Hello everyone, I’m the Editor-in-Chief of BSN* and we’ve been working on expanding our website towards car tech, specifically focusing on the things that we know: The tech aspects of cars and how they’re becoming more and more computers on wheels. Alan and I recently got new cars and we realized that picking our new cars involved a lot of the same things that you would do for a whole car review, so we decided to explore the topic and share our own experiences. We both love cars and driving, so we take it pretty seriously when they’re something we care about.Alan:
Exactly. The debate between x86 vs. ARM which has caught the attention of the tech world, is going strong in car technology. NVIDIA has an entire automotive division working not only on infotainment but also using the GPU to accelerate the mathematics needed for driver assistance technology like number-recognition for camera-based speed limit detection or improving the instrument panel. I have been involved with online tech journalism as a hobby for about 15 years, so I’m glad to work with Anshel on this feature. By day, nights, and weekends, I’m an orthopaedic spine surgeon. So besides my usual perspective as a car and tech enthusiast, my background in biomechanics and experience of frequently being part of the first team of physicians to evaluate a patient being brought into a trauma bay after a car accident has given a different perspective on car safety which I hope to share today.Anshel:
Speaking of safety, my previous ride was a 2000 Volvo S40
and was an incredibly zippy and sturdy Swedish Vehicle. Except, this car wasn’t actually made in Sweden, it was actually made in the Netherlands by Nedcar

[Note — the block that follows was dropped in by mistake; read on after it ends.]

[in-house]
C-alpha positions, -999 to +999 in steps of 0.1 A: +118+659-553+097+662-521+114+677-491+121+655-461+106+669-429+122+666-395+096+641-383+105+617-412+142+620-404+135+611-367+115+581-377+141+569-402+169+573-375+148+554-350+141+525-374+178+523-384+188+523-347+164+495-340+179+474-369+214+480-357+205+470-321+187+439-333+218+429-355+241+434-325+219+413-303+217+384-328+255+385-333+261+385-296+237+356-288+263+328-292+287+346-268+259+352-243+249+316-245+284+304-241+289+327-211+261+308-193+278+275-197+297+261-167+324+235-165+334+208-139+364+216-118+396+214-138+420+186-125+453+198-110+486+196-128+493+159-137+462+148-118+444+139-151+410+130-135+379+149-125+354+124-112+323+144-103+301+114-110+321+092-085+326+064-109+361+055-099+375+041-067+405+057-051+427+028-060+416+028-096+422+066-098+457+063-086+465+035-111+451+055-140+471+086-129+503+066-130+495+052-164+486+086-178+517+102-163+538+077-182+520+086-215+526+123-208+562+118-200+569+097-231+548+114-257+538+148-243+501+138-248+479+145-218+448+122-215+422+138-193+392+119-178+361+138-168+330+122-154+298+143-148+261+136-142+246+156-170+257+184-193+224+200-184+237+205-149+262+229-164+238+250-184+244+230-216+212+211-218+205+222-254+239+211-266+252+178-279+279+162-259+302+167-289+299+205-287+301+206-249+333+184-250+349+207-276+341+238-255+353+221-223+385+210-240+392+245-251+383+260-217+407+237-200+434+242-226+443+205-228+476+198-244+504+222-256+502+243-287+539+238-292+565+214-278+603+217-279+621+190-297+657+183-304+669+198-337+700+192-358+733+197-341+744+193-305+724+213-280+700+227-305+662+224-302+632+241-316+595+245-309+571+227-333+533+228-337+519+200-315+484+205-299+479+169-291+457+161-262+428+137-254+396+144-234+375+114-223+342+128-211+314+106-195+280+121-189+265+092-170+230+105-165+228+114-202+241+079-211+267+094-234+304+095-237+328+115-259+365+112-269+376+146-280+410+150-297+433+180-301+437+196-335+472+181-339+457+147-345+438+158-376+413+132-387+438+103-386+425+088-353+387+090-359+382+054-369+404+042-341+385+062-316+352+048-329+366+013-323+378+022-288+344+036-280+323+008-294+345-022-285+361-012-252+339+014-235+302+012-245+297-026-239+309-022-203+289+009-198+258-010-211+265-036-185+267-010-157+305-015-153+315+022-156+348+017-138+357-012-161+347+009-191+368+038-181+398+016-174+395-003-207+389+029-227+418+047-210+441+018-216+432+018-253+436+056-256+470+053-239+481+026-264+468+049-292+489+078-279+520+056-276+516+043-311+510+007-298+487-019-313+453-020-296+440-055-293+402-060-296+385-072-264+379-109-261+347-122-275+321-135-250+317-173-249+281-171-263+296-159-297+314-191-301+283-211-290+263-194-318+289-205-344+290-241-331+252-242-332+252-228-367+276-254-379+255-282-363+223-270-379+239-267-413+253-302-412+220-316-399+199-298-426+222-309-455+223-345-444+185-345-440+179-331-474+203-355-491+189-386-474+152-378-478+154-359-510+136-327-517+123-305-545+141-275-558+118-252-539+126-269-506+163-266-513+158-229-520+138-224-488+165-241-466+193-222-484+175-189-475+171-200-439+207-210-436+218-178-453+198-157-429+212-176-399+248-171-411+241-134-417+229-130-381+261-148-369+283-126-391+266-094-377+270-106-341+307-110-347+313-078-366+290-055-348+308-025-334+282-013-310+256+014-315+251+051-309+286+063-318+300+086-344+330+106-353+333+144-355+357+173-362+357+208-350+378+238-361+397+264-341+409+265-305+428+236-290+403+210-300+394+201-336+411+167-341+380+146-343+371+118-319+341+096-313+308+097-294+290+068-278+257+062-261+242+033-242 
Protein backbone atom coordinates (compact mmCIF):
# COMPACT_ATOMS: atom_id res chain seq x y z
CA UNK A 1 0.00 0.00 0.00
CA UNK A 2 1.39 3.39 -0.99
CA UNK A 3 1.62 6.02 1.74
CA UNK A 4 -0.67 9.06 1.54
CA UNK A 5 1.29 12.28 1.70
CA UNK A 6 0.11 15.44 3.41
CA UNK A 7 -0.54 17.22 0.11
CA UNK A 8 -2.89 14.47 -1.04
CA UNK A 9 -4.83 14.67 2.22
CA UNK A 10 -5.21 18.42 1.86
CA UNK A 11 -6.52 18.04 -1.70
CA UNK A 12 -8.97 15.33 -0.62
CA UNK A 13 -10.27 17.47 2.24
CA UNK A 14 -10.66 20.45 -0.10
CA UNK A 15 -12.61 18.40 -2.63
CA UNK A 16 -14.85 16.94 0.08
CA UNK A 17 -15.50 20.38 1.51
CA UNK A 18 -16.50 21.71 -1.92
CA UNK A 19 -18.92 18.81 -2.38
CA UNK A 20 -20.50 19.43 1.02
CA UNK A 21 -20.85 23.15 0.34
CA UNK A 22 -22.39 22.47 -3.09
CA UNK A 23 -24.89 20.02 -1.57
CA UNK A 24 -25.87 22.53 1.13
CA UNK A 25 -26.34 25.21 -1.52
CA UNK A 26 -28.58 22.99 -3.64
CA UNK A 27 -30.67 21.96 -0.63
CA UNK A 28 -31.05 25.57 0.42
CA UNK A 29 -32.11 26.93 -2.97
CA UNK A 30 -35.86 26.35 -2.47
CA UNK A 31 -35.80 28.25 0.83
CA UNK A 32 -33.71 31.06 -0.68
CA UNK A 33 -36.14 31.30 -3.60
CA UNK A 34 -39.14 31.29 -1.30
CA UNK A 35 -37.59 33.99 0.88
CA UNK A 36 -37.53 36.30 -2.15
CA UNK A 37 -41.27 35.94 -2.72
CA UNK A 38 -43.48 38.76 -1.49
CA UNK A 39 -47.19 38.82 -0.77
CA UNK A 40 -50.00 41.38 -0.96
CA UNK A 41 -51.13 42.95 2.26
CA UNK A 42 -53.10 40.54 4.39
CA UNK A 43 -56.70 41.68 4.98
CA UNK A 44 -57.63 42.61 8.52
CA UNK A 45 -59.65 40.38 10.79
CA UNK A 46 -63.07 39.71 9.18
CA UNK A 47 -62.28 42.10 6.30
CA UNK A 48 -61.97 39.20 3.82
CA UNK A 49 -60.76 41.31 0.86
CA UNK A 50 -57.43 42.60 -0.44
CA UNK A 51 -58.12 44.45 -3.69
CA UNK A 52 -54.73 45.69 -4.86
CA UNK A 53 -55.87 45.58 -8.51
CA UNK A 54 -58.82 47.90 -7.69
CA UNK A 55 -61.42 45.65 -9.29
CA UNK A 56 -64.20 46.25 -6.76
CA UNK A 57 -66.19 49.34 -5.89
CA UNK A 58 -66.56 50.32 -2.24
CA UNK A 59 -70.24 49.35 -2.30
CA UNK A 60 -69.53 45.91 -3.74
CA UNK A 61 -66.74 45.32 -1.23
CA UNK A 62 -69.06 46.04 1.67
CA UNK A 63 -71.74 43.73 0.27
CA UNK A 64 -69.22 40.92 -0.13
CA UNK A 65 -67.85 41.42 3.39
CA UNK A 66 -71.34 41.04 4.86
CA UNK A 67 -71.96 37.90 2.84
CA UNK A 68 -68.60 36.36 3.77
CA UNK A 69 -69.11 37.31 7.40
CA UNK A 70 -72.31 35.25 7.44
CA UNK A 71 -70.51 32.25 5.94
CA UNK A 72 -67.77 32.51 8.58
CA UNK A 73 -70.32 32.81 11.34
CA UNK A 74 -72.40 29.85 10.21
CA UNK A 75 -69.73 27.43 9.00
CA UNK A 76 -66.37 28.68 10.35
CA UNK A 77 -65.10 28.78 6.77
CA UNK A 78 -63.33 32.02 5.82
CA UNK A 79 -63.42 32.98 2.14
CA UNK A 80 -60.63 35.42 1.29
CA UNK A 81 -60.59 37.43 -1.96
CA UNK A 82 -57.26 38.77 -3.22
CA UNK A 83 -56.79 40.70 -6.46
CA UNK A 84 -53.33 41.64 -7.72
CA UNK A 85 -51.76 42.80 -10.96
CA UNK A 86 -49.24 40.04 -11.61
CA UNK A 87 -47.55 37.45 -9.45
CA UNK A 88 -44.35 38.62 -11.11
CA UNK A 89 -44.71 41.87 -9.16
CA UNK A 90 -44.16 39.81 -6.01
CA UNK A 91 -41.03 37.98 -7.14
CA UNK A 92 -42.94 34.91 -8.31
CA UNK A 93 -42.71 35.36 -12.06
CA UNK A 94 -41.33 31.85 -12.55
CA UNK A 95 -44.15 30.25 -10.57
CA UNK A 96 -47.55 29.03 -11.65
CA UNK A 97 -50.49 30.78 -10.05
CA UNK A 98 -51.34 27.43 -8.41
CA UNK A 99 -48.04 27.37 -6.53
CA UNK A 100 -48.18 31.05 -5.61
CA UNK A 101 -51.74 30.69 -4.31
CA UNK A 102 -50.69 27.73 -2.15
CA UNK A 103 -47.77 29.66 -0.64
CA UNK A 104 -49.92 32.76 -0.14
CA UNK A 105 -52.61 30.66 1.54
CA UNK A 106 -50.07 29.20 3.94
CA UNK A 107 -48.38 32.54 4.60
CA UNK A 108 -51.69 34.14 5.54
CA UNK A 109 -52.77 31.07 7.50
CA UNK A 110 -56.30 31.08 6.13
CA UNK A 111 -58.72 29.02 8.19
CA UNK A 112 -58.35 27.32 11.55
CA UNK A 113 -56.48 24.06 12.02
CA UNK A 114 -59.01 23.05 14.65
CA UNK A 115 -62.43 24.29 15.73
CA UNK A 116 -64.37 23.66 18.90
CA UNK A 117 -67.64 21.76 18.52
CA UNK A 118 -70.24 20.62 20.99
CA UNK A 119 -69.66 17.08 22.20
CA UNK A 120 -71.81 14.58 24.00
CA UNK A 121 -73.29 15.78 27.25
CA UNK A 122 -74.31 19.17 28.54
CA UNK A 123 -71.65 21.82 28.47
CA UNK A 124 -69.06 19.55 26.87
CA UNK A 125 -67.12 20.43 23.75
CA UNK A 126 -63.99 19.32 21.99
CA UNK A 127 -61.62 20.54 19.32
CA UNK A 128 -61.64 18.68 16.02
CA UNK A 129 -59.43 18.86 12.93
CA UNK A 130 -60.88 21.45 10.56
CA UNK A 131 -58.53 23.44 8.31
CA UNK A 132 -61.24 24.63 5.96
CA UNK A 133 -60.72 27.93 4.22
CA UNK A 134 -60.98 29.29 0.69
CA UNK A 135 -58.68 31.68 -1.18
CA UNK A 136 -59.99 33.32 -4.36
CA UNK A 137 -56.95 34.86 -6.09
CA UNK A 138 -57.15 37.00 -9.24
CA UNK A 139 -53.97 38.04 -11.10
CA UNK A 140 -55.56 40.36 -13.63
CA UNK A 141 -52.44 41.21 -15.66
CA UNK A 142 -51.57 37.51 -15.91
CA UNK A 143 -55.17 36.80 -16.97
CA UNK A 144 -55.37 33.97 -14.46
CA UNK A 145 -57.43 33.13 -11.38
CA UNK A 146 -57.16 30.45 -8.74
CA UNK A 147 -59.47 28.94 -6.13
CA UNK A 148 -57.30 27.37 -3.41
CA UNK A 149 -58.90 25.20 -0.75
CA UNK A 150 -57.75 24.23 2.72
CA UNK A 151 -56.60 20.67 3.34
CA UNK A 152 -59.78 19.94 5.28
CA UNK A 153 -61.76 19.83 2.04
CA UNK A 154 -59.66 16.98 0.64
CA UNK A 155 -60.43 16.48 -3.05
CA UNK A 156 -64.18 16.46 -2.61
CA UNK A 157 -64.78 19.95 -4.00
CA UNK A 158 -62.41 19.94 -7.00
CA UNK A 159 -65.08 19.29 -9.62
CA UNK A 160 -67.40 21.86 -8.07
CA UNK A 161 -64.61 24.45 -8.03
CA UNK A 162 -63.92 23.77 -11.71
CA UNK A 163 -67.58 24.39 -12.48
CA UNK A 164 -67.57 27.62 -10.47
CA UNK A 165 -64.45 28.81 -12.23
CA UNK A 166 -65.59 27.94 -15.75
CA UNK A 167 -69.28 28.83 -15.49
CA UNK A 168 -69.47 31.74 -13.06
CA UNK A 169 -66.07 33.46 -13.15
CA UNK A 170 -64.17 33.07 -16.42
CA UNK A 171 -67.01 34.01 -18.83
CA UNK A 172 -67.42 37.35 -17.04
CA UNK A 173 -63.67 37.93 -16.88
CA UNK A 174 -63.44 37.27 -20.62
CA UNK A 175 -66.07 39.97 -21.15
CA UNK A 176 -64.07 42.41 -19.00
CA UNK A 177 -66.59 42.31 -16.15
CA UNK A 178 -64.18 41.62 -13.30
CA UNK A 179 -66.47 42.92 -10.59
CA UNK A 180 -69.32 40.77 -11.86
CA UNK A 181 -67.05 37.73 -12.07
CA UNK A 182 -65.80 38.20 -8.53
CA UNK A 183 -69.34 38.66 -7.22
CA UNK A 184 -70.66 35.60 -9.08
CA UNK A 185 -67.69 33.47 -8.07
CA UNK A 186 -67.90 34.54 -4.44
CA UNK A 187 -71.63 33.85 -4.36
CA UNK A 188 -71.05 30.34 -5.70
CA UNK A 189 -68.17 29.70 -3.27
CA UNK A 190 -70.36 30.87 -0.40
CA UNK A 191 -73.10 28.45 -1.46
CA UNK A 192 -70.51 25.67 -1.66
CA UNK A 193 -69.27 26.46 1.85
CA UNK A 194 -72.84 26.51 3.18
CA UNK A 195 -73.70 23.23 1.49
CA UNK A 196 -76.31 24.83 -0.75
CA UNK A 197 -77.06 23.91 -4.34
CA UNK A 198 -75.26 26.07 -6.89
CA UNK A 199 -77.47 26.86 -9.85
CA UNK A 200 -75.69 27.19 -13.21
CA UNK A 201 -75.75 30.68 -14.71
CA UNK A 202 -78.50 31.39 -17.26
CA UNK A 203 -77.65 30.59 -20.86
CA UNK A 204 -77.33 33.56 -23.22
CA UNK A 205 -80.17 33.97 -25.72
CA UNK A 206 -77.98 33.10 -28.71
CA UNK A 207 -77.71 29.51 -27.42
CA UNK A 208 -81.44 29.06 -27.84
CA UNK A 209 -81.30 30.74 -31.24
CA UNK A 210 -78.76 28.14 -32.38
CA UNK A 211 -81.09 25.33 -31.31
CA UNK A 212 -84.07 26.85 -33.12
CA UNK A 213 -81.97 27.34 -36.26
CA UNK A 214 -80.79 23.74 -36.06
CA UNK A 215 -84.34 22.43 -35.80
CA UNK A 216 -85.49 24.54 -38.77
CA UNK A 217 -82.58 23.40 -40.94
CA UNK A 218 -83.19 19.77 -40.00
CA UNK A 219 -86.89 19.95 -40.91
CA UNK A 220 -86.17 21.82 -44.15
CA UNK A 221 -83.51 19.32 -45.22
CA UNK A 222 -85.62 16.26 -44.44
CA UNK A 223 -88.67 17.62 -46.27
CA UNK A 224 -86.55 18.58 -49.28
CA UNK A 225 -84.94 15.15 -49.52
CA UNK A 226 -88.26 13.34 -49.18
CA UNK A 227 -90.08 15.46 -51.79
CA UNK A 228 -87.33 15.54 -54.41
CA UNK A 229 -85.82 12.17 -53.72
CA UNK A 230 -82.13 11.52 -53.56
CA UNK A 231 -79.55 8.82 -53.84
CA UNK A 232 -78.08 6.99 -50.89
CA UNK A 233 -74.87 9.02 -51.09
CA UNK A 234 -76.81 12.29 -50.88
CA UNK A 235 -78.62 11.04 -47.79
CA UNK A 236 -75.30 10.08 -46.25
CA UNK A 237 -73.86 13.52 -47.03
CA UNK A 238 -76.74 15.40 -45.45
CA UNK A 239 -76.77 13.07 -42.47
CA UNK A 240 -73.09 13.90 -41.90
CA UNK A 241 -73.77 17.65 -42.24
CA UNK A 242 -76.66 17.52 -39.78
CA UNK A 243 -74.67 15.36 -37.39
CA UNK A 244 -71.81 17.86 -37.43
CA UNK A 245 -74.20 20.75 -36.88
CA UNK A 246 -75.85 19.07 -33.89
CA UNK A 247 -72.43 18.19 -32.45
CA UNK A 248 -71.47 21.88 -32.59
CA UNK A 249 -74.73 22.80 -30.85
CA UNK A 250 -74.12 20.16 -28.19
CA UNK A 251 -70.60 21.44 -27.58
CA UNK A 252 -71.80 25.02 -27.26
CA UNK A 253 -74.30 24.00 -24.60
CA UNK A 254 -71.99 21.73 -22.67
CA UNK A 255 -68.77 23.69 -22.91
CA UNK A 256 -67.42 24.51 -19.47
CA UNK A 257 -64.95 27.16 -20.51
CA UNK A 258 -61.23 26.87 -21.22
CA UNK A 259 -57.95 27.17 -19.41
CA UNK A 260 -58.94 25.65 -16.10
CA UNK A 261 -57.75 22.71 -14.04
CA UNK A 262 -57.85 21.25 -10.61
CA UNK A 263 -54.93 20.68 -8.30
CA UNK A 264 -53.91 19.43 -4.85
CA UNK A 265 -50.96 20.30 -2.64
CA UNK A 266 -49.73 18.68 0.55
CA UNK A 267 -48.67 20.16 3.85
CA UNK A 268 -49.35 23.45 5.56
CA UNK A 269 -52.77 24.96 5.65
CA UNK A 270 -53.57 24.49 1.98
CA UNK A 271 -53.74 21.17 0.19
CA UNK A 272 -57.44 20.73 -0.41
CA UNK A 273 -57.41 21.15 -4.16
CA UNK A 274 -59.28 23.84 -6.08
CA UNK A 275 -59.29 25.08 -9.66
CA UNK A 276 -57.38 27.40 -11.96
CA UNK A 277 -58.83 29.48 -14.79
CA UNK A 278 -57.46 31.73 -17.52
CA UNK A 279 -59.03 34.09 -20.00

which was a joint operation with Mitsubishi Motors. As a result the S40 was internally almost identical chassis to the Mitsubishi Charisma
of those years. Alan:
Yeah, the old Lancer Evolutions were called “Carisma Evolution” in some countries. The S40 was built on the same platform as the Evo III! You could have had import tuner street cred…Anshel:
I did have a sweet spoiler on the back! The car was nothing technologically fancy other than the fact that it had a tape deck (Yayy) and a CD Player which is basically worthless nowadays. I actually used the tape deck more often since I had one of those tape deck adapters that gave you a 3.5mm jack for your phone or iPod.
The US version of this vehicle was a 2.0 Turbo and was an inline 4 engine that was rebadged in the US as a 1.9T and had a maximum horsepower output of about 158 HP and 170 ft lb of torque. I made almost no modifications to this vehicle other than replacing random parts of the engine that needed replacing. It did, however, come with a nice sunroof and had all of the window switches in the middle of the vehicle, like a true Volvo. The steering was responsive and I had wider tires than were recommended for better grip on turns. Before I had this car, I drove a 1995 Toyota Camry, so it was a huge upgrade because I had leather seats, a sunroof, and a more powerful engine with a more aggressive transmission as well.
Driving this car around was an enjoyable experience and I probably would’ve never stopped driving it (I planned to drive it into the ground) if the repairs weren’t so expensive, constant, and incredibly dumbfounding. There was simply a point where taking this car to get it repaired was an exercise in futility. Something always seemed to be wrong with the coils.
This wasn’t really a sporty car, but I definitely made it a fun to drive car. It rode pretty smoothly and handled pretty well, as it got older the engine started to take some time to wake up, especially in cold weather. But even with its flaws, it was still a great car and I was prepared to drive it until it died on me. Because of the 2.0L turbo, I was able to get the car’s turbo to kick in at around 2,500 to 2,600 RPMs and as a result, got some pretty stellar highway mileage. On a good day, highway-only driving I could easily get 30 to 31 MPG. With combined city and highway driving, I usually got around 23 MPG, which was pretty good for a car that’s over 10 years old and over 100,000 miles on it. To be fair, I did maintain the car pretty well and it was running fully synthetic motor oil for many miles.Alan: